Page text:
Page:Cambridge Modern History Volume 1.djvu/78

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that the people of the country, who had groaned for the greater part of a century under the cruel tyranny of Mexico, welcomed him everywhere as a deliverer. The coast tribes mistook him for the ancient Toltec god Quetzalcohuatl. The Tlaxcaltecs, who had never beheld a friendly force on their borders, at first mistook him for an ally of the Mexicans; but on learning the true aspect of affairs they joined him as allies. Thus Cortes, from the territory of Tlaxcallan as his base, conducted his campaign against the Lake pueblos with the help of auxiliaries who possessed a complete knowledge of the country, and a military experience gained by a century's constant fighting. At first he posed as a friendly emissary of the great European monarch his master. Having on these terms obtained admittance to Mexico for himself and his armed force, he seized the Tlatohuani's person, put him in chains, and assumed the government. These proceedings naturally led to a rising on the part of the Mexican warriors, who attacked the Spaniards and drove them from the pueblo with great loss, taking many prisoners and sacrificing them to the Nahuatlacan gods. Driven ignominiously from Mexico, and chased by an infuriated enemy through and out of the Valley, Cortes retired by a circuitous route to Tlaxcallan, and laid his plans anew. Having refreshed his troops and renewed his supplies, he built two brigantines for action on the Lake; launched them from Tezcuco, which he occupied with little difficulty; assaulted Mexico by water; gained possession of its streets and buildings by slow degrees; and at length broke the resolute resistance of its warriors, and rased its clay-built edifices to the ground. He had won for the Castilian Crown the dominion of the confederated Lake pueblos—a tract of country extending from the Pacific to the Mexican gulf, 800 miles in length on the Pacific shore, and somewhat less on the other, comprising many large towns and above five hundred agricultural villages, and the seat of the most advanced communities of the New World.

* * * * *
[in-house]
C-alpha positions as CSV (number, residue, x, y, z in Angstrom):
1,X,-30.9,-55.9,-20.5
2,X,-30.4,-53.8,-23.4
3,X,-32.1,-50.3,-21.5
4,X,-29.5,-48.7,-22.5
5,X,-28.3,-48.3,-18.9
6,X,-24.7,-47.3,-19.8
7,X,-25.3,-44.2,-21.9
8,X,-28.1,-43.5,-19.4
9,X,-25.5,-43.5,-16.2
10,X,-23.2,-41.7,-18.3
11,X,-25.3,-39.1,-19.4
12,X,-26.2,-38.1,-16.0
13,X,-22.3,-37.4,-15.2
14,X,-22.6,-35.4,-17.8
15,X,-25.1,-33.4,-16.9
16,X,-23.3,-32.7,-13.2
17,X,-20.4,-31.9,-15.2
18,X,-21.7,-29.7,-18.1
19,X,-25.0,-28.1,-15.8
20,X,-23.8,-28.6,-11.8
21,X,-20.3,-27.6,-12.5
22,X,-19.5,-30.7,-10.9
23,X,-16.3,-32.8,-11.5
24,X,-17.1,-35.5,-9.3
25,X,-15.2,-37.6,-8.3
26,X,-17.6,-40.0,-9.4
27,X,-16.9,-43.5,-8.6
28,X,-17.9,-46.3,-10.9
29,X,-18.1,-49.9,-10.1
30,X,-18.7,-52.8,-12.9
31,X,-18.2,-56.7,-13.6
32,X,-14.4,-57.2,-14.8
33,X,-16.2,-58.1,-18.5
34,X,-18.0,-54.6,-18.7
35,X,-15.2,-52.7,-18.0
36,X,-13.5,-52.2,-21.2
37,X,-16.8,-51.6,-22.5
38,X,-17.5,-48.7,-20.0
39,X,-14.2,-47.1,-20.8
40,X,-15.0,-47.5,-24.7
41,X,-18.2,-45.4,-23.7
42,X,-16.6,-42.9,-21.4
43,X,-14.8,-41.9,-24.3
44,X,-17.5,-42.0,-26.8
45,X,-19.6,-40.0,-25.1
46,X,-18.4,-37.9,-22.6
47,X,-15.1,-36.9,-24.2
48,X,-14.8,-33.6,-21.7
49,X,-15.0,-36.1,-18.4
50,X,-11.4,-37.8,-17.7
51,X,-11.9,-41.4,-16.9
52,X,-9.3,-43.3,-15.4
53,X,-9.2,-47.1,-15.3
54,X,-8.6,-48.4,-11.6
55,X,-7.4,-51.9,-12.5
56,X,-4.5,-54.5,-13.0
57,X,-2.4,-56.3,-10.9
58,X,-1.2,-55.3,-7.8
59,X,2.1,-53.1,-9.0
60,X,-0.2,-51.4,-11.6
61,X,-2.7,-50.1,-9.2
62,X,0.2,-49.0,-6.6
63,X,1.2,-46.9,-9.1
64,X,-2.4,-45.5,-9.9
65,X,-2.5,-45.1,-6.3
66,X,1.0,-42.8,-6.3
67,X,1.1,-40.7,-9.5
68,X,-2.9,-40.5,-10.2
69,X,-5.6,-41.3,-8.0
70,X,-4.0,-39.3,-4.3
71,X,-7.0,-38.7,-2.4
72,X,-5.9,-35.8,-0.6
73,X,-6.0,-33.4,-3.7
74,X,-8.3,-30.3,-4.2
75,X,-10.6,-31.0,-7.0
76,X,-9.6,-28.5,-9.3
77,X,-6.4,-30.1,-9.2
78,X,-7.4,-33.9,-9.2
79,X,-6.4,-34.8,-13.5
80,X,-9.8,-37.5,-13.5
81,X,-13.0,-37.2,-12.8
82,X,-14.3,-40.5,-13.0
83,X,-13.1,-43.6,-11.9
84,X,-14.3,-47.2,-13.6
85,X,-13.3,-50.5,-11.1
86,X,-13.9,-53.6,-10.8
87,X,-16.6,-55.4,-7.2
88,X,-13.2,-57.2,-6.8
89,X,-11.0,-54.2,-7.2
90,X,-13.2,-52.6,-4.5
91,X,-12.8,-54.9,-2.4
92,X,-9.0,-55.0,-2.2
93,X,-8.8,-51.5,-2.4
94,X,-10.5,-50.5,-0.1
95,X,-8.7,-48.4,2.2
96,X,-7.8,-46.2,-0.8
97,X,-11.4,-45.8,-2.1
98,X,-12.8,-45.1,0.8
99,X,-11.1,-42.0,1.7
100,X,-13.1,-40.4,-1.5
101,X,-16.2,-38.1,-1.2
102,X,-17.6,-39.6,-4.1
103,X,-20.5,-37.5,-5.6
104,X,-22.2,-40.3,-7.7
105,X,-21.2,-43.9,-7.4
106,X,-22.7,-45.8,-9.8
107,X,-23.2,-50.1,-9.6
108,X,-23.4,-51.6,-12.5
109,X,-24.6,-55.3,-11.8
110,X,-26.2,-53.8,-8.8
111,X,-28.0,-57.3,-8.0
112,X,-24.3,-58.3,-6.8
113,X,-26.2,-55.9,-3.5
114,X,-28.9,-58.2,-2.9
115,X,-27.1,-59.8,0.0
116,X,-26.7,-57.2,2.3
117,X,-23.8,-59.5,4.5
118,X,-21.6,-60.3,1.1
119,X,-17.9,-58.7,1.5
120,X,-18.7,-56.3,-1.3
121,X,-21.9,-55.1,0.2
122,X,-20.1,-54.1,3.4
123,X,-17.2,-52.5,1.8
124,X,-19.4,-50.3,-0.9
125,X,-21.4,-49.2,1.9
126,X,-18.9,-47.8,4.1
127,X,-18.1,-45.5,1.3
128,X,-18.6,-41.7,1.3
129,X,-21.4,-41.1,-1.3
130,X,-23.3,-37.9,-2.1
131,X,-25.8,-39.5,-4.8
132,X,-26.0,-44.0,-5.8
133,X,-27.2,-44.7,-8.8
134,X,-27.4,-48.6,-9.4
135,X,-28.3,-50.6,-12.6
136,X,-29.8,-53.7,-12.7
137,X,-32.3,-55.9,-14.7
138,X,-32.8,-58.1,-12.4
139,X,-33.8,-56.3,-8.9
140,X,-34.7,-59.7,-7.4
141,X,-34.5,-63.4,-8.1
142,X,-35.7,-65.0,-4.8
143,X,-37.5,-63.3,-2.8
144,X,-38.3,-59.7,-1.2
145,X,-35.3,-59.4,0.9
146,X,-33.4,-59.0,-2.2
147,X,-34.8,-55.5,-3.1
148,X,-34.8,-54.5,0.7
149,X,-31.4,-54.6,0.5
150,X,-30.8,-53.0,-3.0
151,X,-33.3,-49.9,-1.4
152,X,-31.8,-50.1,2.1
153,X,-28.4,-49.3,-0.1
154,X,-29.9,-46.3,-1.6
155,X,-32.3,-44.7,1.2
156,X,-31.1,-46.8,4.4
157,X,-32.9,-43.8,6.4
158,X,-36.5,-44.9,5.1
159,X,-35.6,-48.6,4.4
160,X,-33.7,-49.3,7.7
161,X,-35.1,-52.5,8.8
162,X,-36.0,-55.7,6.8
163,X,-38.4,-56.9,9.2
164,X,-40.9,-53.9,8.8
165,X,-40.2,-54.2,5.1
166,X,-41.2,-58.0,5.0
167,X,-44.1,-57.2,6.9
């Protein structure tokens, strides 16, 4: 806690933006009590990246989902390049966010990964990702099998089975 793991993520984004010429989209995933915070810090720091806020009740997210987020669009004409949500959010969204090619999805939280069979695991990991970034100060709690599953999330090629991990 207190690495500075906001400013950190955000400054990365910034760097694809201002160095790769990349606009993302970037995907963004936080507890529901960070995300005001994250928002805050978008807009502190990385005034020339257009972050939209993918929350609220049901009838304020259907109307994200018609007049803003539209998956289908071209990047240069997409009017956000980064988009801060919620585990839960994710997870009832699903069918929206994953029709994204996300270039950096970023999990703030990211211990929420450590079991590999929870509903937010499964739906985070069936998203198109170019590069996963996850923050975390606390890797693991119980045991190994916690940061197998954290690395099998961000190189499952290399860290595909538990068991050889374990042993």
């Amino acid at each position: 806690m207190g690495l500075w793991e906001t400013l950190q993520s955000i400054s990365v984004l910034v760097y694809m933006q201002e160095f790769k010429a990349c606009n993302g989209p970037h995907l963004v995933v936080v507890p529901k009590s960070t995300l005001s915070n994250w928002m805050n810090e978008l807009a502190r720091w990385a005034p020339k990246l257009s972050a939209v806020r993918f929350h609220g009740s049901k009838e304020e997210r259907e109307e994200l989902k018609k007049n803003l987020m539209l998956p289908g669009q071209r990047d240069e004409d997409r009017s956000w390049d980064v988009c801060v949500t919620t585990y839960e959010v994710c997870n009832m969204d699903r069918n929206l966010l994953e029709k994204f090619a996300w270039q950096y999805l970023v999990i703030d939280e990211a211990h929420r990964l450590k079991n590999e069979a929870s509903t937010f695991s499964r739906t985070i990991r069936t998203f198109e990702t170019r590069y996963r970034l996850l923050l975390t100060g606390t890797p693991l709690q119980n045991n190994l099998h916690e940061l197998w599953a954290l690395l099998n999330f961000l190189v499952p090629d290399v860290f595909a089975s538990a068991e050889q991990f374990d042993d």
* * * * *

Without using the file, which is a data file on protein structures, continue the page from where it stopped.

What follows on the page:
This conquest was no barren victory over mere barbarians. Though no ethnologist would concede to the Nahuatlacan polity the title of a civilisation, it possessed the foundations on which all civilisation is built—a numerous and docile peasantry, an organised system of labour, and physical elements adequate to wealth-production. In these circumstances an unique social state had been evolved, to which the nearest analogue in the Old World is the gross barbarism of Ashanti or Dahomey. It was lower than these in that, except man himself, there were no animals kept for labour, nor were any kept for food except man and the dog. In other respects the arts of life were better developed: and to the superficial observation of the Conquistadores the large territory dominated by the Lake pueblos had an aspect sufficiently civilised to justify them in giving it the name of "New Spain." What was of most importance in the eye of the European invaders, it possessed stores of the precious metals, which had been accumulating in